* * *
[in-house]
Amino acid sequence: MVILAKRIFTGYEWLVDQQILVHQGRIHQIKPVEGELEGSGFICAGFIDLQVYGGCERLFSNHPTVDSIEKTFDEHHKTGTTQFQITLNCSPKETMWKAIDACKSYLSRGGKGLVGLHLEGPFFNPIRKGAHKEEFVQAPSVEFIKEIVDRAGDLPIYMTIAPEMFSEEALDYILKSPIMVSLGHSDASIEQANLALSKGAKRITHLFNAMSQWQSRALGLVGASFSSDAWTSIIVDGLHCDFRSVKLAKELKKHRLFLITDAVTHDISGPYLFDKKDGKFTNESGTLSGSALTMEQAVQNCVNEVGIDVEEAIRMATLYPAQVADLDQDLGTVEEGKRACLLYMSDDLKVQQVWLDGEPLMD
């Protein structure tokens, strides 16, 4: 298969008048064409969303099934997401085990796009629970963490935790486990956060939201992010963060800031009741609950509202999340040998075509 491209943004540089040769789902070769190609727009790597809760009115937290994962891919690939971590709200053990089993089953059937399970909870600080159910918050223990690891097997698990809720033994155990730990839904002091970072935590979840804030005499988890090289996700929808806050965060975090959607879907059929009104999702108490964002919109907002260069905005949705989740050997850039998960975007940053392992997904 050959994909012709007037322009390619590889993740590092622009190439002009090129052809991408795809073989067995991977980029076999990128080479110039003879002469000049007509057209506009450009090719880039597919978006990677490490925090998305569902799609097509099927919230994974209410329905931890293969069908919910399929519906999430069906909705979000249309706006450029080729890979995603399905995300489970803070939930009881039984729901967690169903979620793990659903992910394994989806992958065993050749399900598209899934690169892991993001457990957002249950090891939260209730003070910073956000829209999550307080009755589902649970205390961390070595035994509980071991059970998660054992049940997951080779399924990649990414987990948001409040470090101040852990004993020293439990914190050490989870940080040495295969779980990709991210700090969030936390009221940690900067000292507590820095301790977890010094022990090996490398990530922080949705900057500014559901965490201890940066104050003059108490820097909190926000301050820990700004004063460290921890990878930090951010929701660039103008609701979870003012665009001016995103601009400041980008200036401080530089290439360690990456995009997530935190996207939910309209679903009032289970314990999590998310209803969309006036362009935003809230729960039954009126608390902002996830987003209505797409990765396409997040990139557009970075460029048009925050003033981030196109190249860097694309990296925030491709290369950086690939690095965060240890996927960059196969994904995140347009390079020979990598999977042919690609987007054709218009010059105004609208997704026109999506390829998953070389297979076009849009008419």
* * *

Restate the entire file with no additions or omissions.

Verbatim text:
[in-house]
Amino acid sequence: MVILAKRIFTGYEWLVDQQILVHQGRIHQIKPVEGELEGSGFICAGFIDLQVYGGCERLFSNHPTVDSIEKTFDEHHKTGTTQFQITLNCSPKETMWKAIDACKSYLSRGGKGLVGLHLEGPFFNPIRKGAHKEEFVQAPSVEFIKEIVDRAGDLPIYMTIAPEMFSEEALDYILKSPIMVSLGHSDASIEQANLALSKGAKRITHLFNAMSQWQSRALGLVGASFSSDAWTSIIVDGLHCDFRSVKLAKELKKHRLFLITDAVTHDISGPYLFDKKDGKFTNESGTLSGSALTMEQAVQNCVNEVGIDVEEAIRMATLYPAQVADLDQDLGTVEEGKRACLLYMSDDLKVQQVWLDGEPLMD
């Protein structure tokens, strides 16, 4: 298969008048064409969303099934997401085990796009629970963490935790486990956060939201992010963060800031009741609950509202999340040998075509 491209943004540089040769789902070769190609727009790597809760009115937290994962891919690939971590709200053990089993089953059937399970909870600080159910918050223990690891097997698990809720033994155990730990839904002091970072935590979840804030005499988890090289996700929808806050965060975090959607879907059929009104999702108490964002919109907002260069905005949705989740050997850039998960975007940053392992997904 050959994909012709007037322009390619590889993740590092622009190439002009090129052809991408795809073989067995991977980029076999990128080479110039003879002469000049007509057209506009450009090719880039597919978006990677490490925090998305569902799609097509099927919230994974209410329905931890293969069908919910399929519906999430069906909705979000249309706006450029080729890979995603399905995300489970803070939930009881039984729901967690169903979620793990659903992910394994989806992958065993050749399900598209899934690169892991993001457990957002249950090891939260209730003070910073956000829209999550307080009755589902649970205390961390070595035994509980071991059970998660054992049940997951080779399924990649990414987990948001409040470090101040852990004993020293439990914190050490989870940080040495295969779980990709991210700090969030936390009221940690900067000292507590820095301790977890010094022990090996490398990530922080949705900057500014559901965490201890940066104050003059108490820097909190926000301050820990700004004063460290921890990878930090951010929701660039103008609701979870003012665009001016995103601009400041980008200036401080530089290439360690990456995009997530935190996207939910309209679903009032289970314990999590998310209803969309006036362009935003809230729960039954009126608390902002996830987003209505797409990765396409997040990139557009970075460029048009925050003033981030196109190249860097694309990296925030491709290369950086690939690095965060240890996927960059196969994904995140347009390079020979990598999977042919690609987007054709218009010059105004609208997704026109999506390829998953070389297979076009849009008419």